Document Type



Criminal Law | Evidence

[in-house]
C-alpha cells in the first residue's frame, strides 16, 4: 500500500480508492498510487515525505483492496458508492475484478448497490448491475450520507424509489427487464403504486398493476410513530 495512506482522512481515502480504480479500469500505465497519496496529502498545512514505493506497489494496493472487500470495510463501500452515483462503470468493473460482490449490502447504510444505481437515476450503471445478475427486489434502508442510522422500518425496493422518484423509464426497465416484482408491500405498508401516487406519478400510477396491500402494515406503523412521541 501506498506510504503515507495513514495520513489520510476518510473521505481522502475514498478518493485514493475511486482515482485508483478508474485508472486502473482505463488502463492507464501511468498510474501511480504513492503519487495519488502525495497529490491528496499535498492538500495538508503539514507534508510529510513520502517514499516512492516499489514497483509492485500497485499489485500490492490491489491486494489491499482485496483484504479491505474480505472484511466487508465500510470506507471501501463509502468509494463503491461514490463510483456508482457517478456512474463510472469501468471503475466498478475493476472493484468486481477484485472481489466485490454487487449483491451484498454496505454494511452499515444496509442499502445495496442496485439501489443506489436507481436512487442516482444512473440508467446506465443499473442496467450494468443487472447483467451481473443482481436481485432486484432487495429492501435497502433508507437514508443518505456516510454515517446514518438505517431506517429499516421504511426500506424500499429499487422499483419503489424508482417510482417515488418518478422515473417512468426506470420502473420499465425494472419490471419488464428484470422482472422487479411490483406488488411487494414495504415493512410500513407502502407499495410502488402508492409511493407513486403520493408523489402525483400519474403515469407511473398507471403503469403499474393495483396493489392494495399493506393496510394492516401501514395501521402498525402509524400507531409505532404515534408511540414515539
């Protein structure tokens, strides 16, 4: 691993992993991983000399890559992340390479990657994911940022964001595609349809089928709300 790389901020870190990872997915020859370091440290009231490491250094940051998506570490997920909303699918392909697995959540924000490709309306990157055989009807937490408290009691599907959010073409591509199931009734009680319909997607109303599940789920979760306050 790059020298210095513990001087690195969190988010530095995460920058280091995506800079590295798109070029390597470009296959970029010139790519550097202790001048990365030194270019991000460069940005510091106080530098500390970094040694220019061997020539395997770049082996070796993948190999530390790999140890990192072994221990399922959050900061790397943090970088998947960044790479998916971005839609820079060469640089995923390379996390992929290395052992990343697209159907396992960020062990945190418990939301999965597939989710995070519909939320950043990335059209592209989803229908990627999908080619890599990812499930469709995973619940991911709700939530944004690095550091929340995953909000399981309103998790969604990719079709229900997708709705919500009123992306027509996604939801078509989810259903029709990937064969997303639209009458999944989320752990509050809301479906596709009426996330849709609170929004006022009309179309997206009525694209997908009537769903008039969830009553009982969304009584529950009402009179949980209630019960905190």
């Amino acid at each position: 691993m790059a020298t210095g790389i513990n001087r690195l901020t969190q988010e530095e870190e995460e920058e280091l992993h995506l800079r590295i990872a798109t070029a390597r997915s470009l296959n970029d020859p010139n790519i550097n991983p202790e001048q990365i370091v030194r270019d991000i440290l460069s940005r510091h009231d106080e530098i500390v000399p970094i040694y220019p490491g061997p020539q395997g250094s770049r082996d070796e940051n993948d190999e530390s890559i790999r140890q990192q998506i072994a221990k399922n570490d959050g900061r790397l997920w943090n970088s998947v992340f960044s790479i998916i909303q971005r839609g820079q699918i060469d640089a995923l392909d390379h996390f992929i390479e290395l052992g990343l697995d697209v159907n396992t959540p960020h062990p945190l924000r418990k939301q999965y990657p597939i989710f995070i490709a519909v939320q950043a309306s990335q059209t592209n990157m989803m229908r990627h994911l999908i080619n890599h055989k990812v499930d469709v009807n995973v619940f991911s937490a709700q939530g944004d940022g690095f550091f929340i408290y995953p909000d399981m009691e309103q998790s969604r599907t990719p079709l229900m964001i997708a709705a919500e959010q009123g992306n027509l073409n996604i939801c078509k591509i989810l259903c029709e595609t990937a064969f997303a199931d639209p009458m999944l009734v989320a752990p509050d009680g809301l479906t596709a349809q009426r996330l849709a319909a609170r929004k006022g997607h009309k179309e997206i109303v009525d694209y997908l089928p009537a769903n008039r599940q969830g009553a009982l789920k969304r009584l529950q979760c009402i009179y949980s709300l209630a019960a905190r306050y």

The usage of marijuana has become more accepted in the United States over time. Thirty states have medical marijuana programs and nine states have legalized marijuana for recreational use. Politicians and public interest groups have widely debated the de-criminalization of marijuana use on the federal level. However, as with legalizing any mind-altering substance, there are issues that need to be considered. One of these issues is the arrest and prosecution of people driving under the influence of marijuana. There are several problems with efficient testing for tetrahydrocannabinol (THC), the primary psychoactive cannabinoid in marijuana. THC is fat soluble and can be stored in the fatty tissues of the body and released back into the blood in the days or weeks after consumption. In addition, THC levels in the blood and bodily excretions do not correlate directly to the level of intoxication or impairment. Due to these characteristics and others, there is currently no consistent and accurate way to test for marijuana intoxication. This paper will examine several of the tests that are currently used to test for marijuana intoxication: Blood, urine, and standardized field sobriety tests. This paper will also examine an emerging technology, called the “Marijuana Breathalyzer,” which is claimed to detect the trace amounts of THC in breath. Finally, this paper will conclude that, to convict a person of DUI, the cumulative scientific evidence must be indicative of actual impairment.